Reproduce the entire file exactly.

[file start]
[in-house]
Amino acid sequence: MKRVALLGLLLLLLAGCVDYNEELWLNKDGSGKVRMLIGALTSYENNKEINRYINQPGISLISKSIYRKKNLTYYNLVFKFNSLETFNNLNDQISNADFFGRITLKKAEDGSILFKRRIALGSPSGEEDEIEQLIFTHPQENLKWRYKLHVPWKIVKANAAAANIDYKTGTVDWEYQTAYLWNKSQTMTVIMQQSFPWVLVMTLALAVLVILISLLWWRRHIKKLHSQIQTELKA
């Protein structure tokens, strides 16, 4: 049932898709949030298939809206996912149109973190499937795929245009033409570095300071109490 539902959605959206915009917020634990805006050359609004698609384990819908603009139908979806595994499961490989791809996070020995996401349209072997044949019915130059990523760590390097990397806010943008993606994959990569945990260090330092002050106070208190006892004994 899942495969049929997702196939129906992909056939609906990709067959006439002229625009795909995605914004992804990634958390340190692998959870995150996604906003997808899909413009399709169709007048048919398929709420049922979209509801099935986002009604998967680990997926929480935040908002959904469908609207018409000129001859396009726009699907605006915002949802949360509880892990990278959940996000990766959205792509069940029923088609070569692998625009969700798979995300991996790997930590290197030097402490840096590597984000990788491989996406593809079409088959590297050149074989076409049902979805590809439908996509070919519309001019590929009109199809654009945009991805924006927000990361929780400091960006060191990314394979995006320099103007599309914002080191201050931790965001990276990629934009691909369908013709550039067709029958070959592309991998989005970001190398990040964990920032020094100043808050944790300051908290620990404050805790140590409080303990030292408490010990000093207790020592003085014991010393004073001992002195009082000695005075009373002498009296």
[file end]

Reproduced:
[in-house]
Amino acid sequence: MKRVALLGLLLLLLAGCVDYNEELWLNKDGSGKVRMLIGALTSYENNKEINRYINQPGISLISKSIYRKKNLTYYNLVFKFNSLETFNNLNDQISNADFFGRITLKKAEDGSILFKRRIALGSPSGEEDEIEQLIFTHPQENLKWRYKLHVPWKIVKANAAAANIDYKTGTVDWEYQTAYLWNKSQTMTVIMQQSFPWVLVMTLALAVLVILISLLWWRRHIKKLHSQIQTELKA
């Protein structure tokens, strides 16, 4: 049932898709949030298939809206996912149109973190499937795929245009033409570095300071109490 539902959605959206915009917020634990805006050359609004698609384990819908603009139908979806595994499961490989791809996070020995996401349209072997044949019915130059990523760590390097990397806010943008993606994959990569945990260090330092002050106070208190006892004994 899942495969049929997702196939129906992909056939609906990709067959006439002229625009795909995605914004992804990634958390340190692998959870995150996604906003997808899909413009399709169709007048048919398929709420049922979209509801099935986002009604998967680990997926929480935040908002959904469908609207018409000129001859396009726009699907605006915002949802949360509880892990990278959940996000990766959205792509069940029923088609070569692998625009969700798979995300991996790997930590290197030097402490840096590597984000990788491989996406593809079409088959590297050149074989076409049902979805590809439908996509070919519309001019590929009109199809654009945009991805924006927000990361929780400091960006060191990314394979995006320099103007599309914002080191201050931790965001990276990629934009691909369908013709550039067709029958070959592309991998989005970001190398990040964990920032020094100043808050944790300051908290620990404050805790140590409080303990030292408490010990000093207790020592003085014991010393004073001992002195009082000695005075009373002498009296």